In Thursday’s Washington Post, sports columnist Sally Jenkins challenged the entire structure of athletic programs in American colleges. Her argument is simple: Universities embrace music, dance, theater and art as legitimate academic disciplines. All of these are respectable programs that mix practical experience and technical skill with theoretical and historical study. So, Jenkins asks, why not treat collegiate sports similarly?
A central piece of Jenkins’ argument rests on a parallel she draws with the theater studies major here at Yale. After thinking about the way education here works, I find the argument quite reasonable.
We are (perhaps regrettably) no longer an academic institution committed purely to classical study and the training of religious ministers. Indeed, we have widened our scope exponentially, creating programs of study that are part technical (art, engineering and theater) or part political (gender and sexuality or environmental science).
Nevertheless, as long as these programs are anchored in familiar textual and experimental study of some kind, we view these slight deviations from traditional academic study as legitimate supplements to — and outgrowths of — real scholarship. It is difficult to find any reason why college athletics should be treated differently.
Of course, your average 10-year-old will think that studying sports, art and movies all sounds like a breeze. But that is because she has never taken technical drawing at Yale. Disciplines are only a joke if they are taught poorly, and the academic study of football can be as rigorous as anything else if taught by serious faculty.
Does coaching take any less skill or require any less training than directing a play? Is studying military tactics or “grand strategy” somehow more scholarly than studying football strategy? Are hours spent perfecting athletic techniques any less creditable than those spent taking music lessons or organizing test tubes? Most importantly, what message are we sending to student-athletes when we say that the activity to which they devote hundreds of hours can get Yale’s money — but has nothing to do with our academic mission?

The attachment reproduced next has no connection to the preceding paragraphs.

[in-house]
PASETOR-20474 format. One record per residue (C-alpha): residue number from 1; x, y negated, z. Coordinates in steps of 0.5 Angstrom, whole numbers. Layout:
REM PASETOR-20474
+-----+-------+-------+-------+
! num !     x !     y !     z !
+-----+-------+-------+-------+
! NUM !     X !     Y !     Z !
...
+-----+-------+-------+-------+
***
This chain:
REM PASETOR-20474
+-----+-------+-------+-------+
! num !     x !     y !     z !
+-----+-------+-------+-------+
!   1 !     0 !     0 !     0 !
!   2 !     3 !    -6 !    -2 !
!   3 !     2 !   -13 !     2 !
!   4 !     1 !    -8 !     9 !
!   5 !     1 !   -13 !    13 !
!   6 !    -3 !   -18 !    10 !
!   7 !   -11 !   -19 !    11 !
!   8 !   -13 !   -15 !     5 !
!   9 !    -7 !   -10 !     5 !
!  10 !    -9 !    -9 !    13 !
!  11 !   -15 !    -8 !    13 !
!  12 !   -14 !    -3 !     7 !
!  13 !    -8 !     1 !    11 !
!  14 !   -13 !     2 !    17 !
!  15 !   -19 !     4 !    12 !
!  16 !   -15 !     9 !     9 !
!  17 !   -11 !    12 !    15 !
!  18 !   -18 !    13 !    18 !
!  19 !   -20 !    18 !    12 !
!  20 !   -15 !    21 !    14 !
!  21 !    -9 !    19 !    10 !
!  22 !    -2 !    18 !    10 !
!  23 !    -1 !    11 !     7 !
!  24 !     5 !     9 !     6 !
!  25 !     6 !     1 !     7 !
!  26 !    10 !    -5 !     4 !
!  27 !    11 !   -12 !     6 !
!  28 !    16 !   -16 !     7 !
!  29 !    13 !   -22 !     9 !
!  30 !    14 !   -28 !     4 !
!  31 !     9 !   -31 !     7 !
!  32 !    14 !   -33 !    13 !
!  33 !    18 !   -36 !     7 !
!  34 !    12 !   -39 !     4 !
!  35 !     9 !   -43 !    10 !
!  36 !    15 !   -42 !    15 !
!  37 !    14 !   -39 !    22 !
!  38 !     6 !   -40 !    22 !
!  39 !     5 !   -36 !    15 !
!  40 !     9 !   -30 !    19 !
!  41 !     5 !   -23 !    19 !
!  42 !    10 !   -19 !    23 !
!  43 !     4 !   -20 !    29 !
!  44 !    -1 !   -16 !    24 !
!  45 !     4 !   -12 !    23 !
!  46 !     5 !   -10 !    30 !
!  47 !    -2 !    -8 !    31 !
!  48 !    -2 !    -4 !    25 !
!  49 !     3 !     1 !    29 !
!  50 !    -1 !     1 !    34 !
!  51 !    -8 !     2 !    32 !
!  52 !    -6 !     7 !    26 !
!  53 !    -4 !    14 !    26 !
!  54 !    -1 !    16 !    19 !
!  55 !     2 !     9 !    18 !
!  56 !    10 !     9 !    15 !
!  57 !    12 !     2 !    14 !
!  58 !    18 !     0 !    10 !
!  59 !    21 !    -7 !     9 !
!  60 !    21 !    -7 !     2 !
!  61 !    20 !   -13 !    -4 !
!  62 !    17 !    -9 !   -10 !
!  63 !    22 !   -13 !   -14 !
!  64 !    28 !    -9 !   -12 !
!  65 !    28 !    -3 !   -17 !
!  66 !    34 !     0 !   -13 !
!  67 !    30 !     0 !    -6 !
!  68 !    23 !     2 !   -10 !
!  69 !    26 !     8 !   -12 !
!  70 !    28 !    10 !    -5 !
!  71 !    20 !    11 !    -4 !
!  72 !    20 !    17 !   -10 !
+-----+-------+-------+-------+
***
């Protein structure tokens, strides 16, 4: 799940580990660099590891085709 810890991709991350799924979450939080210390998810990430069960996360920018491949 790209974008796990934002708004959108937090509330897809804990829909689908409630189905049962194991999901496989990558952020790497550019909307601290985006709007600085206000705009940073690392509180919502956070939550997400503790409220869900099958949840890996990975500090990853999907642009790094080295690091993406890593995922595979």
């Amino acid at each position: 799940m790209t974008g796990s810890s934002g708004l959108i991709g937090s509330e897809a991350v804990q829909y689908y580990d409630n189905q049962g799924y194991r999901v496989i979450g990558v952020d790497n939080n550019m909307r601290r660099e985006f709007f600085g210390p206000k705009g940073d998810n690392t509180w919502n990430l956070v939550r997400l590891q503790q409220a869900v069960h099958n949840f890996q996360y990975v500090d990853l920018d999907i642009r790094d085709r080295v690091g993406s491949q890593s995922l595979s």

As Jenkins rightly points out, sections of the Yale Theater Studies program description sound like they could be transferred wholesale to that of a college athletics program. According to the program’s website, the major “combines practical training with theory and history, while stressing creative critical thinking. Students are encouraged to engage intellectual and physical approaches to explore diverse cultural forms, historical traditions, and contemporary life.” A mix of “intellectual and physical” approaches? That sounds workable for athletics to me.
Given the Ivy League’s extensive history of intense involvement with varsity sports and the recent soul-searching about their place in this university (consider, for example, President Levin’s drastic reduction in the number of admissions slots reserved for athletic recruitment), it seems strange that no one ever considered working sports into the University as a regular discipline. So why haven’t we seen this happen?
The answer, I think, lies in a subtle but pernicious form of discrimination that permeates institutions like Yale. People with Ph.D.s feel perfectly comfortable standing around in suits, sipping expensive drink and talking to like-minded, wealthy people from Europe about the arts.
Sports are different. They have drawn the interest and passion of an entire segment of America with whom the elites who populate American universities have little in common. This is not to say that professors cannot be sports fans; but it is to say that for a great many of us, sports are momentary diversions, amusing past-times, guilty pleasures, a way to stay healthy, or — even worse — an opportunity to connect with the “commoman.”
All of these motivations are quite far removed from an appreciation of athletic excellence as a good in and of itself. And so I think academia’s exclusion of athletics has a lot to do with the fact that people other than academics — and even more importantly, people other than the sort of people with whom academics tend to hang out — enjoy sports. It’s a silly hang up and one that we should get over.
Yale strives to achieve a balance of interests and talents in its student body, and it never surprises us when incredibly talented people have areas of weakness. The stellar cellist with subpar writing skills and the young author who barely made it through geometry are rightly recognized for their talents and contributions. It is precisely because music and writing are recognized academic disciplines that we all intuitively understand these students to be brilliant. Let’s make sure we give sports the same path to communal respect. What’s more, Yale should lead the way in doing so.
Yishai Schwartz is a junior in Branford College. Contact him at email@example.com.